Appellate court affirms unconstitutionality of California ammunition controls


From DailyCaller, 11/14/13 – To follow up on an earlier NRA report, on November 6, California’s Court of  Appeals upheld a lower court decision invalidating a California law that  threatened to limit access to, and compel recordkeeping for, ammunition  sales.

The law, enacted as part of Assembly Bill No. 962, sought to impose onerous  restrictions on the sale, delivery, and transfer of “handgun ammunition,” with  criminal penalties for noncompliance.

With some exceptions, it banned  mail-order sales by requiring that the delivery or transfer take place through  face-to-face transactions, with “bona fide evidence of identity” from the  purchaser.  The purchaser also had to provide the vendor with a date of  birth, address, telephone number, driver’s license number, signature, and a  right thumbprint.  This information, along with the brand, type, and amount  of ammunition sold, and the salesperson’s name, would have to be maintained as a  record by the vendor for five years.

However, the key sticking point was Cal. Penal Code § 16650(a), which defined  “handgun ammunition” as “ammunition principally for use in pistols, revolvers,  and other firearms capable of being concealed upon the person, notwithstanding  that the ammunition may also be used in some rifles.”  Another section  defined pistols, revolvers, and concealable firearms exclusively by reference to  barrel length or barrel interchangeability design–specifically, as those with a  barrel less than 16 inches long.

The lead plaintiff, Clay Parker, the Tehama County Sheriff, was joined by the  NRA, the California Rifle and Pistol Association (CRPA), and several others in a  lawsuit that alleged these definitions, in the absence of any standard that  further clarified the term “principally for use,” created insurmountable  ambiguities that made it impossible for an ordinary, reasonable person to comply  with the law. Virtually all calibers of ammunition could be used safely in both  rifles and handguns, and the use standard could be interpreted (or not) to mean  only California users, or civilian users, or by reference to the ammunition  market at any given time.  They brought a facial challenge to the criminal  law, claiming it was void for vagueness under the due process clause of the  Fourteenth Amendment (in plain English, that the law, as written, failed to give  fair warning of the conduct that was prohibited, and lacked sufficiently  definite guidelines to prevent arbitrary or discriminatory enforcement by the  police).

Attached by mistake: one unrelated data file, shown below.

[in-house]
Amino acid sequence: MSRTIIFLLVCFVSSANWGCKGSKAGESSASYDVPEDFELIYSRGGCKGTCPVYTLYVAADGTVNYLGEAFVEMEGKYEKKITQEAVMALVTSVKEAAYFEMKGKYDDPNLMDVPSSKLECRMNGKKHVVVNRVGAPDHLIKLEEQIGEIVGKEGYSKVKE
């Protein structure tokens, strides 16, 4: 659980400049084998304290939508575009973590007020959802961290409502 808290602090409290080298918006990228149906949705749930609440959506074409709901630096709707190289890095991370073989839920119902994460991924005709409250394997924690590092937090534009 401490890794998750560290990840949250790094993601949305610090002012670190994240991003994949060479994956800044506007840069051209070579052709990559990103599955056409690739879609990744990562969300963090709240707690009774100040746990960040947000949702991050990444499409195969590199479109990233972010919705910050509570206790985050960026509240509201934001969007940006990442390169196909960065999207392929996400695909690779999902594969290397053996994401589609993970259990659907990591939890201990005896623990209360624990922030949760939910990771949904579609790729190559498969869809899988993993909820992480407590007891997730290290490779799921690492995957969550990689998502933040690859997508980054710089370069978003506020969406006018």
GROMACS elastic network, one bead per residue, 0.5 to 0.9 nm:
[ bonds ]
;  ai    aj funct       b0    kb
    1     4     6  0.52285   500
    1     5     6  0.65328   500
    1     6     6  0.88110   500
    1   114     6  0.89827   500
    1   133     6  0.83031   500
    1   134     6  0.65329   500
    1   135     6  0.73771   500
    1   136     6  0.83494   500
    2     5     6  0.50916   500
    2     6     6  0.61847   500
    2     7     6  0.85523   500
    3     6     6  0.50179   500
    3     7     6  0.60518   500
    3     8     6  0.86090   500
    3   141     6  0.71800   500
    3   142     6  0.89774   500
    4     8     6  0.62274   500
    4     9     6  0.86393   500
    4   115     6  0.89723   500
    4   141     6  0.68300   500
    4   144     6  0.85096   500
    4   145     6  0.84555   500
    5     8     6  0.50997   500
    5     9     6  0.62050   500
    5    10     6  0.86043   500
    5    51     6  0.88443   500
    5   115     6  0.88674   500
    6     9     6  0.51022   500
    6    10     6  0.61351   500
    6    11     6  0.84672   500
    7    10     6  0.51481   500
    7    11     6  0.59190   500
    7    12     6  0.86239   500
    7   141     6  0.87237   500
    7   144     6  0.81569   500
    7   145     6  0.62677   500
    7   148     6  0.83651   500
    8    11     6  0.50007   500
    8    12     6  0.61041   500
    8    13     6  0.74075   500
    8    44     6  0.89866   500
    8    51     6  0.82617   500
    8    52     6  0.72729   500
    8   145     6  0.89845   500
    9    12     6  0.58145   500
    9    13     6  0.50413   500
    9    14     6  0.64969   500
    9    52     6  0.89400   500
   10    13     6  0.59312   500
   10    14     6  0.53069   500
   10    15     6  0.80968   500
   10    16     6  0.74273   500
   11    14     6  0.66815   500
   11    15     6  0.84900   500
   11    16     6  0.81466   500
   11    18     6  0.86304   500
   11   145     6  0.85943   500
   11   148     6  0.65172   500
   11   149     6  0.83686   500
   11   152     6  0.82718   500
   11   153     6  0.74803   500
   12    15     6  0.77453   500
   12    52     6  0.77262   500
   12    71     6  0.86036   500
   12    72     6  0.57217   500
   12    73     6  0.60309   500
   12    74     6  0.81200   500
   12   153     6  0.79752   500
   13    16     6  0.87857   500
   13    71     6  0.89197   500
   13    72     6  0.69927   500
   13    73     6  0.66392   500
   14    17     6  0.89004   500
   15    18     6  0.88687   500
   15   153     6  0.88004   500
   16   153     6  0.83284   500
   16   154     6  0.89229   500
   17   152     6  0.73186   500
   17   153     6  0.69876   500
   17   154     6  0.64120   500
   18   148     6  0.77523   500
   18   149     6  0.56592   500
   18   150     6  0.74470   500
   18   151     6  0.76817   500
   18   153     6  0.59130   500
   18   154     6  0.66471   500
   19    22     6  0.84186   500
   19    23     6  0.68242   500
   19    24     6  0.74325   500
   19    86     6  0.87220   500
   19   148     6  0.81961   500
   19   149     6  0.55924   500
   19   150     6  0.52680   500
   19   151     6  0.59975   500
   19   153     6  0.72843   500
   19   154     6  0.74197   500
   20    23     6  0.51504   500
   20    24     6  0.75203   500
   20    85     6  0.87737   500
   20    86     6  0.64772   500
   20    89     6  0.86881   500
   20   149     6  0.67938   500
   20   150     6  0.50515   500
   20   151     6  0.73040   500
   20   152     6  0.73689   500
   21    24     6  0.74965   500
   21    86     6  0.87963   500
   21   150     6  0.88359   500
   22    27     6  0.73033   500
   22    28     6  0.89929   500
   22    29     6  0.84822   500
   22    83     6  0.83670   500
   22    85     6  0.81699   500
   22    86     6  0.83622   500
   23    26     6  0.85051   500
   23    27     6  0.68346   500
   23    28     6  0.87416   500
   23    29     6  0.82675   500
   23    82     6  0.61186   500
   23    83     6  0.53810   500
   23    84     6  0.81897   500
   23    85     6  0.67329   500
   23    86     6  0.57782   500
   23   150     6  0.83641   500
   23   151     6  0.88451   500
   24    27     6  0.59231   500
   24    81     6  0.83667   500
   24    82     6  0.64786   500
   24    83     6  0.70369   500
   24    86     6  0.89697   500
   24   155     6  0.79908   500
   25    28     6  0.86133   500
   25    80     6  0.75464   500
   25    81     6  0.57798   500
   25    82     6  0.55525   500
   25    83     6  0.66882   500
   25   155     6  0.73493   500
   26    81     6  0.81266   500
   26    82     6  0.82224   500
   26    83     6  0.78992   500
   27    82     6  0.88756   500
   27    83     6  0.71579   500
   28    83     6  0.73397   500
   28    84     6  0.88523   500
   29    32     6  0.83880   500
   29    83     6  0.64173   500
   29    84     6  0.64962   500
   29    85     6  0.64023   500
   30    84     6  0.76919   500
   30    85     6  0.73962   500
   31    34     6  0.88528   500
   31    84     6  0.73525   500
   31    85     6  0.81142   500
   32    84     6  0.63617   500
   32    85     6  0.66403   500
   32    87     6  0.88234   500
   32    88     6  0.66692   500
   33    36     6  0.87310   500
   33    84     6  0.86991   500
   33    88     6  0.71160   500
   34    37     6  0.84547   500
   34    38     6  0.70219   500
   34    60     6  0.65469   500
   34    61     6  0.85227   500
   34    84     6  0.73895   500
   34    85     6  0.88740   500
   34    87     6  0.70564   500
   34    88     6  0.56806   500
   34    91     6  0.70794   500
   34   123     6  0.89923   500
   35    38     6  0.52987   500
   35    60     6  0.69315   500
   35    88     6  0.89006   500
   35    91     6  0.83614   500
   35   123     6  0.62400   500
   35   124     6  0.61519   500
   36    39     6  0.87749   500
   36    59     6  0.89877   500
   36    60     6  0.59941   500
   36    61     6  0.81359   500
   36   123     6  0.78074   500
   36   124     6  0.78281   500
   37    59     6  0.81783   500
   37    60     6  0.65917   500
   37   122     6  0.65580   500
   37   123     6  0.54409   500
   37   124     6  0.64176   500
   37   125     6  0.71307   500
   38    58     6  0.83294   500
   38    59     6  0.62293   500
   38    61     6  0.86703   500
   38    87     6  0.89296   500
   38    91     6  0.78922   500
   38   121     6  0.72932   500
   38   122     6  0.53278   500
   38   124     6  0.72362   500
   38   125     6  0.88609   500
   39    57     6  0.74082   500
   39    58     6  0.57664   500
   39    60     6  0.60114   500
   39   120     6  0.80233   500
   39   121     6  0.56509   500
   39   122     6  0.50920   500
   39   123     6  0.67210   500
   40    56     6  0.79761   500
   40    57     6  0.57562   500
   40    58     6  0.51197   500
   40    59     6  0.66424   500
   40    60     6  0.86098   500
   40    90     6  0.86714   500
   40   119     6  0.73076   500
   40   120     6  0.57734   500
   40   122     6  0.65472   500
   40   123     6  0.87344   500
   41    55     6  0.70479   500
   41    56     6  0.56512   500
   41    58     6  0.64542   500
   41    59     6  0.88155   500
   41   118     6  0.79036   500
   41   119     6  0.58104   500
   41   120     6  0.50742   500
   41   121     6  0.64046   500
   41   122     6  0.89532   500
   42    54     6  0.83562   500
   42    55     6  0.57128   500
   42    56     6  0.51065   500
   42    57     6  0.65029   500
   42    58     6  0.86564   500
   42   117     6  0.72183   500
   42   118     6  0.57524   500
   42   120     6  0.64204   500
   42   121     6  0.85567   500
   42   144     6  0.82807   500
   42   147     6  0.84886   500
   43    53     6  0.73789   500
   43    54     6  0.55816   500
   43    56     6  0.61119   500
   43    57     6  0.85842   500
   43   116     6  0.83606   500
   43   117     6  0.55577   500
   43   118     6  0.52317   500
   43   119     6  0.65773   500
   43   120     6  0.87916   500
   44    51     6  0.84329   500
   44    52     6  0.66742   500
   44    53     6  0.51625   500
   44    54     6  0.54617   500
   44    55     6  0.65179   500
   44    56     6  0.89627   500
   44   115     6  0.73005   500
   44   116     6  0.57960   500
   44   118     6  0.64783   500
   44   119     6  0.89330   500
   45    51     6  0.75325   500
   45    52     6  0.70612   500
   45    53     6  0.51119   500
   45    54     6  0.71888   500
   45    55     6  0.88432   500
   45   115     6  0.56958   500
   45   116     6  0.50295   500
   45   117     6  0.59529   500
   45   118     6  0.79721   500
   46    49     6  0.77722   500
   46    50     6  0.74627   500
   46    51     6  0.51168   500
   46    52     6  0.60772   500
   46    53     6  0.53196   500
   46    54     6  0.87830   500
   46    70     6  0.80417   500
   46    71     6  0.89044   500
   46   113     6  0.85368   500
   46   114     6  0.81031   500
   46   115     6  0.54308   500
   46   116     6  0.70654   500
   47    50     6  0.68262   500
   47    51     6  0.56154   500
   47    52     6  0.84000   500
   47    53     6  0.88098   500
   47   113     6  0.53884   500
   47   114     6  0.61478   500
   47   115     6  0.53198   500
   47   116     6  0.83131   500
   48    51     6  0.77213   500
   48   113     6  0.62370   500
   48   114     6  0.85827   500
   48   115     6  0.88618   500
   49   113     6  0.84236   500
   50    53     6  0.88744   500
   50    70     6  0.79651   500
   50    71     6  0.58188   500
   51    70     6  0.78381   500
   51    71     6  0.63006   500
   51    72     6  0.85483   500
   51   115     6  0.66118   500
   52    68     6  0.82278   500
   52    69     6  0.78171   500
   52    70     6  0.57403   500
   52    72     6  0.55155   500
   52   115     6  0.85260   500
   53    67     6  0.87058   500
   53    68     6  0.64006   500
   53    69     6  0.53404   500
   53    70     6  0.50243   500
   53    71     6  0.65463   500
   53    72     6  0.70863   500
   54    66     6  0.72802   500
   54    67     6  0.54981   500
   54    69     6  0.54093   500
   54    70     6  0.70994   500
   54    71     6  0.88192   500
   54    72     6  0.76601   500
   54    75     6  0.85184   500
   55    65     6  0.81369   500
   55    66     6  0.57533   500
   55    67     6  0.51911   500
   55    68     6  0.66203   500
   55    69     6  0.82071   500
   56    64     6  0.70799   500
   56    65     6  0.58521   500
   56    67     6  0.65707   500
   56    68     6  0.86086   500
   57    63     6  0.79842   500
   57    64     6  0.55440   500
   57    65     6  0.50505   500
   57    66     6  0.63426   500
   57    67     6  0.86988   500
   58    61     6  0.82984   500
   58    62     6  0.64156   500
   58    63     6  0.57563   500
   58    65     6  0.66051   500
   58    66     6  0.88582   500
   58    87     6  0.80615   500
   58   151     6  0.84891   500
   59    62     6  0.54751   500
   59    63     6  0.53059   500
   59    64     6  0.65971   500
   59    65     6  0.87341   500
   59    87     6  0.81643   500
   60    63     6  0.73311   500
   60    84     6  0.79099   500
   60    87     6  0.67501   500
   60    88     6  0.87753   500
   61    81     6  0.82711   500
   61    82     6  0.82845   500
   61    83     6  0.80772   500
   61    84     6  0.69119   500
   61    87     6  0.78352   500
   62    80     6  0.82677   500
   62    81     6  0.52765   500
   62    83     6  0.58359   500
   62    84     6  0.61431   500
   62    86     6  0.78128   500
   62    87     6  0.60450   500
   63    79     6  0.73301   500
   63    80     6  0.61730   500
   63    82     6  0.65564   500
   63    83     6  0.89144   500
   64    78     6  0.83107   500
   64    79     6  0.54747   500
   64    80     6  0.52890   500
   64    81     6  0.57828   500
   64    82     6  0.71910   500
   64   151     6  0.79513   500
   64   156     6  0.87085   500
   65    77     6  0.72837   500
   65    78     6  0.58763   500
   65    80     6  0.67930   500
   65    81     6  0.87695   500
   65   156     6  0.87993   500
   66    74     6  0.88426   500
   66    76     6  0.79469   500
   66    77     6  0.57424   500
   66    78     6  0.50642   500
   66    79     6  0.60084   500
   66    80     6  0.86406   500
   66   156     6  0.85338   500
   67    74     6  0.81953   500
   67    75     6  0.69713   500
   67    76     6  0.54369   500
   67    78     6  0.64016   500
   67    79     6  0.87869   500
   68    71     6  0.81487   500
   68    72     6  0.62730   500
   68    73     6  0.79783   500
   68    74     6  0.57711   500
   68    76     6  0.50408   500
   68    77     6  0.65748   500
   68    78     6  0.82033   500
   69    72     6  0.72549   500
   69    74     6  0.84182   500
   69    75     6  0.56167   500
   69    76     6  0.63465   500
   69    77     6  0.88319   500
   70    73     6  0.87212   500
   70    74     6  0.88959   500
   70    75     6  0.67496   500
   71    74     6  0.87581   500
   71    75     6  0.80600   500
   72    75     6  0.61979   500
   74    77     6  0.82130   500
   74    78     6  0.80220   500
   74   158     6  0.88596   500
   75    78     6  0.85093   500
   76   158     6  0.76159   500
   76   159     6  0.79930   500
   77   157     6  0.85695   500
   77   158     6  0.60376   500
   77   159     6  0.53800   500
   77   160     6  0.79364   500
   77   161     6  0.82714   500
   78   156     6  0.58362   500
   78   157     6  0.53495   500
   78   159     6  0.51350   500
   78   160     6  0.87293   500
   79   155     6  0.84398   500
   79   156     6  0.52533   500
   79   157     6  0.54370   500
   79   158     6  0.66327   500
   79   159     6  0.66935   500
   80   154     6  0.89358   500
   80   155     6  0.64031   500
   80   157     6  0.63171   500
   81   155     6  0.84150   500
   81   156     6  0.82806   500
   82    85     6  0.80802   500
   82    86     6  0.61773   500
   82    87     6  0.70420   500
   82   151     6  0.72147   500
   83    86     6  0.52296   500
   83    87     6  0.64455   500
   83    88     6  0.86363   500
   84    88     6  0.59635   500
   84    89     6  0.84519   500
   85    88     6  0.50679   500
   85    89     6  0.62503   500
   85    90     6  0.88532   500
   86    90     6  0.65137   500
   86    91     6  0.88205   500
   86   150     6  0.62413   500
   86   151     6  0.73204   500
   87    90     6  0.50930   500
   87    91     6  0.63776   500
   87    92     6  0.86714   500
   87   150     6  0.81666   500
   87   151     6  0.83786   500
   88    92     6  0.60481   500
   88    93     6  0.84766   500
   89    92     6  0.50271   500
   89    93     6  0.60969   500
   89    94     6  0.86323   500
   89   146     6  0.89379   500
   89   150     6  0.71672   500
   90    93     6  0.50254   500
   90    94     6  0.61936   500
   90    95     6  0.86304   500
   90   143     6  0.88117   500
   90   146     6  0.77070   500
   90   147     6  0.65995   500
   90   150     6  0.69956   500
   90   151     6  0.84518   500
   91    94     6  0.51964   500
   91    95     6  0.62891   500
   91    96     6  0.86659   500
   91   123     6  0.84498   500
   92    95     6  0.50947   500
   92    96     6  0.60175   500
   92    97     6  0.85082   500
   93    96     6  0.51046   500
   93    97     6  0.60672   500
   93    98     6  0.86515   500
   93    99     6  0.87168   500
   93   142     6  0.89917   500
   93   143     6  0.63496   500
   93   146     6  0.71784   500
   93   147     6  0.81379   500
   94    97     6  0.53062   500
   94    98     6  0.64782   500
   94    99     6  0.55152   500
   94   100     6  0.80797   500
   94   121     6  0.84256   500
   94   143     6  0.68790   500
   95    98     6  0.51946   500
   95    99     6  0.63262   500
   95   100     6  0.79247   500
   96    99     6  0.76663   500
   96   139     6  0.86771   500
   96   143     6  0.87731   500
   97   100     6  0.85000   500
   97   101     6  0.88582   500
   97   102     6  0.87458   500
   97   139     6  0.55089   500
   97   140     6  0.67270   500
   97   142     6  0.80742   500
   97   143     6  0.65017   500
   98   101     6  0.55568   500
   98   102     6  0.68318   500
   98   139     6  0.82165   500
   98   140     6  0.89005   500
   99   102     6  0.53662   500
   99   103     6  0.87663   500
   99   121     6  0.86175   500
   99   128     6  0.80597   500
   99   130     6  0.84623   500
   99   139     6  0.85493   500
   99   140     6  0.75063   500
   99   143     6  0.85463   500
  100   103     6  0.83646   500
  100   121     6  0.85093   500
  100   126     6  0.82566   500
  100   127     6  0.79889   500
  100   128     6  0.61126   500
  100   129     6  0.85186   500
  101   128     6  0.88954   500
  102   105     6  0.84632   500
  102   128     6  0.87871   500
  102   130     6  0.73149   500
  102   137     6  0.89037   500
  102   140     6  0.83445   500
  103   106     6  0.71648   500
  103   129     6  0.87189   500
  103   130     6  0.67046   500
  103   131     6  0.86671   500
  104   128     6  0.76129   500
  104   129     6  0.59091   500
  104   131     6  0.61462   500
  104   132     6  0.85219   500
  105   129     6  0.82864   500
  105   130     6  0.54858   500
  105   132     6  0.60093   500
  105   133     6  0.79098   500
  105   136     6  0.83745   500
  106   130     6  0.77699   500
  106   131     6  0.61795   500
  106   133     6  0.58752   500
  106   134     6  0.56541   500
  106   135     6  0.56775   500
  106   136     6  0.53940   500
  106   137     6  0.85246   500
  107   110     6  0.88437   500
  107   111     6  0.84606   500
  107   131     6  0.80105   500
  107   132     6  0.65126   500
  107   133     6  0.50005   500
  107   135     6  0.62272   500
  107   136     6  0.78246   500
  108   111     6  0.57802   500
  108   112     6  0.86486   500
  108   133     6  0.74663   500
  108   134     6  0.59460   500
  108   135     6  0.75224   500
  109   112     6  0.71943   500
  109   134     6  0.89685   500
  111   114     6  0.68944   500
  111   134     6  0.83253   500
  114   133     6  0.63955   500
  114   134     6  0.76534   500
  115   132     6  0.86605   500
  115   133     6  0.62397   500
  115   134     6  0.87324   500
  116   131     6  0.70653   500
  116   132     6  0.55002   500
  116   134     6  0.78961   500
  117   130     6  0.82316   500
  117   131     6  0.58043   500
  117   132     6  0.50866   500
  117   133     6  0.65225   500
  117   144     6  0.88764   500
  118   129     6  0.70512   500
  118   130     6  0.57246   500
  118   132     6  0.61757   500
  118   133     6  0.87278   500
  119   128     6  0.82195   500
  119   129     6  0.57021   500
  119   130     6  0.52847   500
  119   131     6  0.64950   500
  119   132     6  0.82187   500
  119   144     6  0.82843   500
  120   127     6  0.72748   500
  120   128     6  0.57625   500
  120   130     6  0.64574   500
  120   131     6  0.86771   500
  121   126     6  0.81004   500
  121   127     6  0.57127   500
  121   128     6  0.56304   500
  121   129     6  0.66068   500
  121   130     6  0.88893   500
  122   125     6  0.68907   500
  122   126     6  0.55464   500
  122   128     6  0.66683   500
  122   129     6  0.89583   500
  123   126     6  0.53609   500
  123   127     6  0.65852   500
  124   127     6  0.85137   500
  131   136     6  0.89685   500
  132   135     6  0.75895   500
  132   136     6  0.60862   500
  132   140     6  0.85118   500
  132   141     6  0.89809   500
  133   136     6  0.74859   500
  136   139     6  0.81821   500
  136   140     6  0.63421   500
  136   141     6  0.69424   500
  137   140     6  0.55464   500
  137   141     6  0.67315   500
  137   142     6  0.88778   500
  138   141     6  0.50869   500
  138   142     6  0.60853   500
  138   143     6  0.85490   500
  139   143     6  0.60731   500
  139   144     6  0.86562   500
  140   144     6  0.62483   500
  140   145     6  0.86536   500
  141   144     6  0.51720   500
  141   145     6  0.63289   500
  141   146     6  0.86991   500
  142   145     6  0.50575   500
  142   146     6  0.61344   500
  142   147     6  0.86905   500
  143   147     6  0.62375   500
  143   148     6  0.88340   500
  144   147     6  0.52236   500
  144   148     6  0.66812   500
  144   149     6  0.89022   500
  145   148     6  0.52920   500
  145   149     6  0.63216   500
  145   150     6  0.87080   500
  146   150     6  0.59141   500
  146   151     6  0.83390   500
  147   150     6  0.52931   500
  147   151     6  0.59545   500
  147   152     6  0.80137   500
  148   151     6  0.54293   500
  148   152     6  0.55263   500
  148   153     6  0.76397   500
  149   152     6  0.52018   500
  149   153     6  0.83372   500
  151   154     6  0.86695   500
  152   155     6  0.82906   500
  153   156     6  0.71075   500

Significantly, the evidence before the court on what constituted “handgun  ammunition” was inconsistent, and in many instances, was simply based on the  person’s personal experience; the State’s expert categorically excluded all  .22-caliber ammunition, citing a need for “further research and analysis”.   Unsurprisingly, no expert was able to reference an industry standard or a  universally accepted definition.  The trial court, finding the law lacked  any objective means by which an ordinary citizen or ammunition vendor could  determine which ammunition was most likely to be used in handguns, and standards  that protected citizens from the personal judgment call of each individual law  enforcement officer, declared the challenged provisions were constitutionally  invalid and enjoined their enforcement.

On appeal, California’s Fifth Appellate District Court agreed.  What  raised the stakes was that the law subjected persons to criminal liability, and  clearly implicated a “substantial amount” of constitutionally protected conduct,  both individual rights under the Second Amendment (which included the right to  acquire ammunition for one’s firearms), and the vendors’ Fourteenth Amendment  right to engage in legitimate business activity.  The court found  persuasive the fact that several firearms users, vendors with different  backgrounds, and experts had testified in the case, and “none shared the same  understanding of what is meant by the notion of ammunition ‘principally for use’  in handguns.”  All of these persons had some level of specialized  knowledge, which raised the question of how ordinary citizens–also bound by the  transfer of “handgun ammunition” requirements–would be expected to successfully  identify what was covered by the law.

The State’s argument–that it was no secret that certain ammunition cartridges  were more often used in handguns than in rifles–was too much of a hit-and-miss  standard.  “In the absence of baseline standards, the classification of  interchangeable calibers and cartridges as ‘handgun ammunition” may be … a  moving target.”  The court recognized the legal ambiguity as to what was  “handgun ammunition” would have likely forced vendors, particularly mail-order  and Internet sellers, to curtail ammunition sales, or make sales at the risk of  criminal liability, resulting in ammunition being unavailable, or available at a  greatly increased cost, to individuals in rural or remote areas.  The lack  of statutory guidance also effectively conferred discretion on individual police  officers to interpret the law as each saw fit, leading to selective or haphazard  enforcement.

This decision marks an important victory for California’s beleaguered gun  owners.  It ensures (at least for now) that they will remain free from the  law’s onerous and burdensome requirements, while also highlighting the  half-hazard and ill-considered thinking that underlies California gun control  agenda.

A copy of the court’s ruling is available here.

Read more:

%d bloggers like this: